India has ended an 18-month-long ban on high-speed internet services on mobile devices in disputed Kashmir, where opposition to New Delhi has surged after it revoked the region’s autonomy
SRINAGAR, India — India ended an 18-month-long ban on high-speed internet services on mobile devices in disputed Kashmir, where opposition to New Delhi has deepened after it revoked the region’s semi-autonomy.
The order late Friday lifted the ban on 4G mobile data services. However, the order issued by the region’s home secretary, Shaleen Kabra, asked police officials to “closely monitor the impact of the lifting of restrictions.”
A blanket internet ban, the longest in a democracy that rights activists dubbed as “digital apartheid” and “collective punishment,” came into effect in August 2019 when India stripped Kashmir of its unique status and statehood that gave its residents special rights in land ownership and jobs. The region was also divided into two federally governed territories.
The move accompanied a security clampdown and total communications blackout that left hundreds of thousands jobless, impaired the already feeble health care system, and paused millions’ school and college education. Months later, India gradually eased some of the restrictions, including partial internet connectivity.
In January last year, authorities allowed more than 12 million people to access government-approved websites over slow-speed connections in the Indian-controlled territory.
Two months later, authorities revoked a ban on social media and restored full internet connectivity but not high-speed internet. In August, 4G services were allowed in two out of the region’s 20 districts.
Officials have said the internet ban was aimed at heading off anti-India protests and attacks by rebels who have fought for decades for the region’s independence or unification with Pakistan, which administers another portion of Kashmir. Both countries claim the landlocked territory in its entirety.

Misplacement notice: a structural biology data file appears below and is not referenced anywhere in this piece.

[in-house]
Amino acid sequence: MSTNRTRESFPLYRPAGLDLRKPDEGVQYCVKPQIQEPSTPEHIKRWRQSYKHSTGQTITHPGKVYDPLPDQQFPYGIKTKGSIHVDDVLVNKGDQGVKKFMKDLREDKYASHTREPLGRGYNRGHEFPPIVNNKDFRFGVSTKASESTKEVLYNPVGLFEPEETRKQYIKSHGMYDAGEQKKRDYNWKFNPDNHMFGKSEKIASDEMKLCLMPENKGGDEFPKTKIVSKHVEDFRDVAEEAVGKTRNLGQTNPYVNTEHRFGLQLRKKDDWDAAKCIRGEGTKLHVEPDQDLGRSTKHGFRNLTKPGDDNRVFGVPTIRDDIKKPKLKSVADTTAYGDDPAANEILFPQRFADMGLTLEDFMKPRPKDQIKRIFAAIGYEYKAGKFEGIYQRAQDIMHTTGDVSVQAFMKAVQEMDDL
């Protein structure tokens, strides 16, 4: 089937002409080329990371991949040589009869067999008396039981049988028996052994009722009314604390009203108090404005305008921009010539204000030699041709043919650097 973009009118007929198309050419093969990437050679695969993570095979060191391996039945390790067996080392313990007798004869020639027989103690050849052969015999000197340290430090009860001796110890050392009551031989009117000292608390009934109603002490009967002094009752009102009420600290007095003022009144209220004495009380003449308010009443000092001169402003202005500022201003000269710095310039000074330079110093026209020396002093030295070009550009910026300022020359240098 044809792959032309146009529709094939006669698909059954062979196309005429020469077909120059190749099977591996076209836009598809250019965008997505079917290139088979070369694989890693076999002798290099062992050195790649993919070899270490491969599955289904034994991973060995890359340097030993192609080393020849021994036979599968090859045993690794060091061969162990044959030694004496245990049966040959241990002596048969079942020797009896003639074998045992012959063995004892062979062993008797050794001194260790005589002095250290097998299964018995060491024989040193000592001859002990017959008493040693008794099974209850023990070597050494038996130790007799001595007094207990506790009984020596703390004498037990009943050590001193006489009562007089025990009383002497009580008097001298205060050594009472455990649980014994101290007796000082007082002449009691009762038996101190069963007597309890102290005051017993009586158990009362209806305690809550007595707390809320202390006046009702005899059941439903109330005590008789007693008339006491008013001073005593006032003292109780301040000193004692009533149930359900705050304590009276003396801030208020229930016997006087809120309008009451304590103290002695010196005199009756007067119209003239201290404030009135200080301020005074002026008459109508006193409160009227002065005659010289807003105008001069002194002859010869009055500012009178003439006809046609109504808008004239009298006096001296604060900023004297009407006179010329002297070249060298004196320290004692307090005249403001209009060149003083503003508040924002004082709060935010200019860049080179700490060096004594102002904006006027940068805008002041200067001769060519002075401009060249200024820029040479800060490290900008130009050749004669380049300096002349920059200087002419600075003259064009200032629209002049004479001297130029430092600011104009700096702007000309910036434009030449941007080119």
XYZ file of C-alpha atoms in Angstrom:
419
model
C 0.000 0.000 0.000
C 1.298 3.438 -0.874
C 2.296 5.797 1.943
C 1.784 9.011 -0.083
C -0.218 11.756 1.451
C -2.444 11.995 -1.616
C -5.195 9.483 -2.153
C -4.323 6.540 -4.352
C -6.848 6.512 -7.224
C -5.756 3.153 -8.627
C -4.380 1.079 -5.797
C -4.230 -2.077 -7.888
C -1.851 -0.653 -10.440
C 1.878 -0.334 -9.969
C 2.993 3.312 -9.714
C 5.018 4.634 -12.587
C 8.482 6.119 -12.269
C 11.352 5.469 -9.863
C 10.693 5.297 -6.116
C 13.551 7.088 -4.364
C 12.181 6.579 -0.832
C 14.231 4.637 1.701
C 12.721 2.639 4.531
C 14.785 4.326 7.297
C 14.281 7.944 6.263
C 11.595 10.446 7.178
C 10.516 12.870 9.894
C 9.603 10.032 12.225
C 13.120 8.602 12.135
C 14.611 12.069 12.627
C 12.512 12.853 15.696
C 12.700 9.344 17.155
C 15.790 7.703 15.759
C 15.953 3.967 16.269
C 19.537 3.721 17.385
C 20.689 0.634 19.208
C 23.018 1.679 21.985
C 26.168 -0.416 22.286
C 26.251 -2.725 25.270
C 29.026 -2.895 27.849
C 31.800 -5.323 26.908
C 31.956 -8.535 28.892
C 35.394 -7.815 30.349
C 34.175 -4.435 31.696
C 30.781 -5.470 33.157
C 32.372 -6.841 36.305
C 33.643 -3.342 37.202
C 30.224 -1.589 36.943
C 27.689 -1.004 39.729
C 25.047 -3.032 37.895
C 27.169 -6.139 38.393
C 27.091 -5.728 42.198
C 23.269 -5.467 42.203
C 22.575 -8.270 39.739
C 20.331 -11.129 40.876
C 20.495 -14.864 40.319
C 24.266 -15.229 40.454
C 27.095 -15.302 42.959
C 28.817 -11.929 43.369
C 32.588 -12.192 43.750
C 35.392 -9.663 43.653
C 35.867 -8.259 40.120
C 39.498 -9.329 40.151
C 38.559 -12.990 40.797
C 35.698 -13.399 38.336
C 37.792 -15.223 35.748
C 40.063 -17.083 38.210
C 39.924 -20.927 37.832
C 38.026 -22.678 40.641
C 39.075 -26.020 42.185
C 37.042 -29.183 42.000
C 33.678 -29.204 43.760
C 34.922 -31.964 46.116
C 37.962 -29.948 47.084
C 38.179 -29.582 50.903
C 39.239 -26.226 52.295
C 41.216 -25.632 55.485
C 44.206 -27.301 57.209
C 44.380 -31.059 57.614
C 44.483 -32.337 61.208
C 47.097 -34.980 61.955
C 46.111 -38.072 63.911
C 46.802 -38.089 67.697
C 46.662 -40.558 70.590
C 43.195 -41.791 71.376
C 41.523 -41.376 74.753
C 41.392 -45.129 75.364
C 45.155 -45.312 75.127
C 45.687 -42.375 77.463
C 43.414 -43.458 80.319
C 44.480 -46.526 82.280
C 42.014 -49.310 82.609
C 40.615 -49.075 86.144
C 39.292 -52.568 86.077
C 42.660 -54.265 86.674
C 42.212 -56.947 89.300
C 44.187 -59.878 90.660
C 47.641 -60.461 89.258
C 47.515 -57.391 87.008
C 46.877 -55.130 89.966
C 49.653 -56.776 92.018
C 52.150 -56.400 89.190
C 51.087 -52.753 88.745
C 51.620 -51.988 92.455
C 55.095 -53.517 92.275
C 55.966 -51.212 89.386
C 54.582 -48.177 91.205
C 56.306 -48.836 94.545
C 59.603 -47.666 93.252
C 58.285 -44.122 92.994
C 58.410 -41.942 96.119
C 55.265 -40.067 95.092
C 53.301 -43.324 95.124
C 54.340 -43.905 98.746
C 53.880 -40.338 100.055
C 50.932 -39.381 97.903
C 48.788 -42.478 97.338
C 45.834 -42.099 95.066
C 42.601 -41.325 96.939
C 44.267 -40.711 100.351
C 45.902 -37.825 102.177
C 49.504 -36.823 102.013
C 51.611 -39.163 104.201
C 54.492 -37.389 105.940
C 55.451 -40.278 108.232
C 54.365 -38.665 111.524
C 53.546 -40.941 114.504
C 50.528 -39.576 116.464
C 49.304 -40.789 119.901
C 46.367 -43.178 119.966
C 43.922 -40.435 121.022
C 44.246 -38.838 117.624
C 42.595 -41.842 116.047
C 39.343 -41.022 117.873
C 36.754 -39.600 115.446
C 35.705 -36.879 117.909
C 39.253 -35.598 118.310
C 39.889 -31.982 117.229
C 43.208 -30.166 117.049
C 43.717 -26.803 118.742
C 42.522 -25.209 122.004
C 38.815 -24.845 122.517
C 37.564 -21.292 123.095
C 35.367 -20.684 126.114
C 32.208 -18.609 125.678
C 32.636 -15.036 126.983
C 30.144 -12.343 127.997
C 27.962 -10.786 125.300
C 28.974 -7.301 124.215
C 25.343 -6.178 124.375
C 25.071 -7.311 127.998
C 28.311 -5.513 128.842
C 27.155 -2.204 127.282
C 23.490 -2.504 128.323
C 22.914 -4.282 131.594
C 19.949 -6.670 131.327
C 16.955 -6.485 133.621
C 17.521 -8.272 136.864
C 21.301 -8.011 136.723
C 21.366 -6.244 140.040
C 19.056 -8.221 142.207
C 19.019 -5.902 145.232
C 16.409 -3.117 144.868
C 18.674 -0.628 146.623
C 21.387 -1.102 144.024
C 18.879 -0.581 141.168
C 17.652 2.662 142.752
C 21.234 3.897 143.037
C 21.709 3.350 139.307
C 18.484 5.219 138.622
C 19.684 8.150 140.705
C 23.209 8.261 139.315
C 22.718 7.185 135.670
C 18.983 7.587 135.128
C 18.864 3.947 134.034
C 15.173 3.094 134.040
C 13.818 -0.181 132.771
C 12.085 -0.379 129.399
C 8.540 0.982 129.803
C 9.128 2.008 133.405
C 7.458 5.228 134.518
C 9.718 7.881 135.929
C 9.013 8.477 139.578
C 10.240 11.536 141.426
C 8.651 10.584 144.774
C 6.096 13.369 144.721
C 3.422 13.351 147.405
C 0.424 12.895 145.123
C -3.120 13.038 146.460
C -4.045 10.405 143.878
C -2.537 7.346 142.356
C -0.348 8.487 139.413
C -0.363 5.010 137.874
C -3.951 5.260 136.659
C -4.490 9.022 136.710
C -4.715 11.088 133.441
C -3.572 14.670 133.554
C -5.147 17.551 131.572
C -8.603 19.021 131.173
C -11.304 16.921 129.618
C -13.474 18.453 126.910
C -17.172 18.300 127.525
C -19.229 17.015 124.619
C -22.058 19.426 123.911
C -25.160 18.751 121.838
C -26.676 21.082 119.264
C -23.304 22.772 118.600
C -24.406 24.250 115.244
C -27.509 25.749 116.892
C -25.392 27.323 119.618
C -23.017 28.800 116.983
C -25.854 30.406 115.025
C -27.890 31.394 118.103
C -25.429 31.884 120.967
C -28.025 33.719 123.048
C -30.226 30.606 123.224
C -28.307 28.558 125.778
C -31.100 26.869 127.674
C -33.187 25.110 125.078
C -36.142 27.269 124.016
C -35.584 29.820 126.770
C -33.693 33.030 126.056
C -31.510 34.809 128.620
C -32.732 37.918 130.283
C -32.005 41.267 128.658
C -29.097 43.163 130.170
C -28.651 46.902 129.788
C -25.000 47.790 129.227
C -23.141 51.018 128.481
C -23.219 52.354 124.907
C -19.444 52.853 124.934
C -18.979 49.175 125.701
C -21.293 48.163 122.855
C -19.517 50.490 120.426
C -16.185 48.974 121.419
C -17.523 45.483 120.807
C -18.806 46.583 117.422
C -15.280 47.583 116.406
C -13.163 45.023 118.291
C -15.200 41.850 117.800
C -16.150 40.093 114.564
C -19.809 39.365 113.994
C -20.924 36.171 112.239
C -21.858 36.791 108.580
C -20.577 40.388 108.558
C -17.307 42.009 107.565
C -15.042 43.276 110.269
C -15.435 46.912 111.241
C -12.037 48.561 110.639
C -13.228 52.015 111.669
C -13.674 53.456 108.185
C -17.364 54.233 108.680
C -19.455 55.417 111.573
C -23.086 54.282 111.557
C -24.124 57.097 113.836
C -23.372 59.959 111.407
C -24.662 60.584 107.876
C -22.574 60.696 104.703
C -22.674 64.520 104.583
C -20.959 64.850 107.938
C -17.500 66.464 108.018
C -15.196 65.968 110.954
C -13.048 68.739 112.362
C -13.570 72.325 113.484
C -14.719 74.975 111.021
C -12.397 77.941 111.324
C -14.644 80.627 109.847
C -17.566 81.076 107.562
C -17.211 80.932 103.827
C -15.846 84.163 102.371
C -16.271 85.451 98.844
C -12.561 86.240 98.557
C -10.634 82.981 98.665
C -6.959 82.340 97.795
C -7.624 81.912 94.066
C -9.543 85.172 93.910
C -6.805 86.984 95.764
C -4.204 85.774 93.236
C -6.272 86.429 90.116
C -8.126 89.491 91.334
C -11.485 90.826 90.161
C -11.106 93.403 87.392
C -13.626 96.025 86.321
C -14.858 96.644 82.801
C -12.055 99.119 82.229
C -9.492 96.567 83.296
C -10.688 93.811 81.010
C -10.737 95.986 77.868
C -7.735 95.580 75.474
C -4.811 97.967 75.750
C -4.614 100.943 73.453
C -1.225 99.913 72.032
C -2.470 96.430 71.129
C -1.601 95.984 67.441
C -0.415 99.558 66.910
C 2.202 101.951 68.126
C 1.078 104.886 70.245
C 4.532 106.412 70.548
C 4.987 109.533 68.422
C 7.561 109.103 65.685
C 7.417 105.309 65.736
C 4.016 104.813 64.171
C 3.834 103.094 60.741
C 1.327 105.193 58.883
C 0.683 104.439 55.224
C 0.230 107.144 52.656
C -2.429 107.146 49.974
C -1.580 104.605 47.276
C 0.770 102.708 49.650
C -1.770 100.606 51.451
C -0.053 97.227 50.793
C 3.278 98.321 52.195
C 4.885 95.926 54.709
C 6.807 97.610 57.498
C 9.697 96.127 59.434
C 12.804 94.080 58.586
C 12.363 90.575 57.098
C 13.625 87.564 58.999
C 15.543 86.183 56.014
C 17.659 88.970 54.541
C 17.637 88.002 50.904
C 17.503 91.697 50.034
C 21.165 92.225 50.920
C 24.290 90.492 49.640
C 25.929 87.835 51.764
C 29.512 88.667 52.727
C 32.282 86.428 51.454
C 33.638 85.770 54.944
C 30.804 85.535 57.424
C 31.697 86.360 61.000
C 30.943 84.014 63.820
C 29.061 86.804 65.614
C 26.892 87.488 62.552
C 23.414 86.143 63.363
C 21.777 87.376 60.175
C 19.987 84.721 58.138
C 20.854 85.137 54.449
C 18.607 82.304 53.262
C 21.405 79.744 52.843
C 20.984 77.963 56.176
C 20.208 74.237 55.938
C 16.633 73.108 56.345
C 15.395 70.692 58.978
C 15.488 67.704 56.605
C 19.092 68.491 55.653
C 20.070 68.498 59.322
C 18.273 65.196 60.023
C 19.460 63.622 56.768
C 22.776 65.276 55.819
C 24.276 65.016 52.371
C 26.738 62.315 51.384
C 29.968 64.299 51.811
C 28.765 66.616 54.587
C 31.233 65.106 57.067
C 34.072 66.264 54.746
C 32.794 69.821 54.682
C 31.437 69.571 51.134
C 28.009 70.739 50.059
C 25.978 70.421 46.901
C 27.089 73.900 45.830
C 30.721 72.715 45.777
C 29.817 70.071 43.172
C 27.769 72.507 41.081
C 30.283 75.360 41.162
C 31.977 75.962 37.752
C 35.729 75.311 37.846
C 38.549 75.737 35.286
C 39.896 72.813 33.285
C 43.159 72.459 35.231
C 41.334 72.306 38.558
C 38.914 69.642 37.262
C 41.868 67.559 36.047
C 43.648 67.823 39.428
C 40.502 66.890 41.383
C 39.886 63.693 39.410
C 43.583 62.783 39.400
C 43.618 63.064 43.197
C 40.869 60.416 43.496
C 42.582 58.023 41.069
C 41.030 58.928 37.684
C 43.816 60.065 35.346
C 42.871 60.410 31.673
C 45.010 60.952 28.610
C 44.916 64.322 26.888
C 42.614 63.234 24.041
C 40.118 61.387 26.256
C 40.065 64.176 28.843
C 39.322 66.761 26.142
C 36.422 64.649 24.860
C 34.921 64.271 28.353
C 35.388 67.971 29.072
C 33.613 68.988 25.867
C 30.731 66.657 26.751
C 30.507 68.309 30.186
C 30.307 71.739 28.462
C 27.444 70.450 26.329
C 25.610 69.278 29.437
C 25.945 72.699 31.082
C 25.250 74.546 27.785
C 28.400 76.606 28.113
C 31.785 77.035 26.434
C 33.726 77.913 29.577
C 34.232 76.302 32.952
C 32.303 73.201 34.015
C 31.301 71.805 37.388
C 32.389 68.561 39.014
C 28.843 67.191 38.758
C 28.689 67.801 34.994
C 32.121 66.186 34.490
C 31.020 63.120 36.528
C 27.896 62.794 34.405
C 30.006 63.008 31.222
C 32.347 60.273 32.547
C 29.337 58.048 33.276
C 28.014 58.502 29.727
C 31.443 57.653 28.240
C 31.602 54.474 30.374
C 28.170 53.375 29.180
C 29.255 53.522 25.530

Officials have also argued that such security measures were necessary to integrate the region with India, foster more significant economic development, and stop threats from “anti-national elements” and Pakistan.
Many Kashmiris, however, view the move as part of the beginning of settler colonialism aimed at engineering a demographic change in India’s only Muslim-majority region.
Digital rights activists have consistently denounced the internet restrictions and said they represented a new government control over information. They were also criticized by lawmakers in Europe and the U.S., who called on the government to end the curbs.
Omar Abdullah, the region’s former top elected official, jailed for several months in 2019, welcomed the internet restoration. “Better late than never,” he tweeted.
Others criticized such voices, saying the internet is among the fundamental rights. “I actually see some going out of their way to thank govt functionaries for 4G restoration,” Anuradha Bhasin, executive editor of the Kashmir Times, said in a tweet. “They’re not offering us charity. We should be asking for compensation for our deprivation and losses.”
India often snaps mobile internet services in parts of the region during counterinsurgency operations and anti-India protests. According to the London-based digital privacy and research group Top10VPN, India ranked in internet shutdowns in 2020.
In its January report, the group said internet shutdowns in 2020 caused a loss of $4.01 billion globally, and India was the most impacted while suffering a loss of $2.8 billion.
Most of India’s internet shutdowns have been enforced in Kashmir. But they also have been used elsewhere by the government of Prime Minister Narendra Modi.
Authorities have cut the internet at protest sites outside New Delhi, where tens of thousands of farmers have camped out against new agriculture laws for over two months. The move attracted global attention after pop star Rihanna tweeted a link to a CNN news report about India blocking internet services at the protest sites on Tuesday. It angered government ministers and Indian celebrities, who urged people to come together and denounce outsiders who tried to break the country.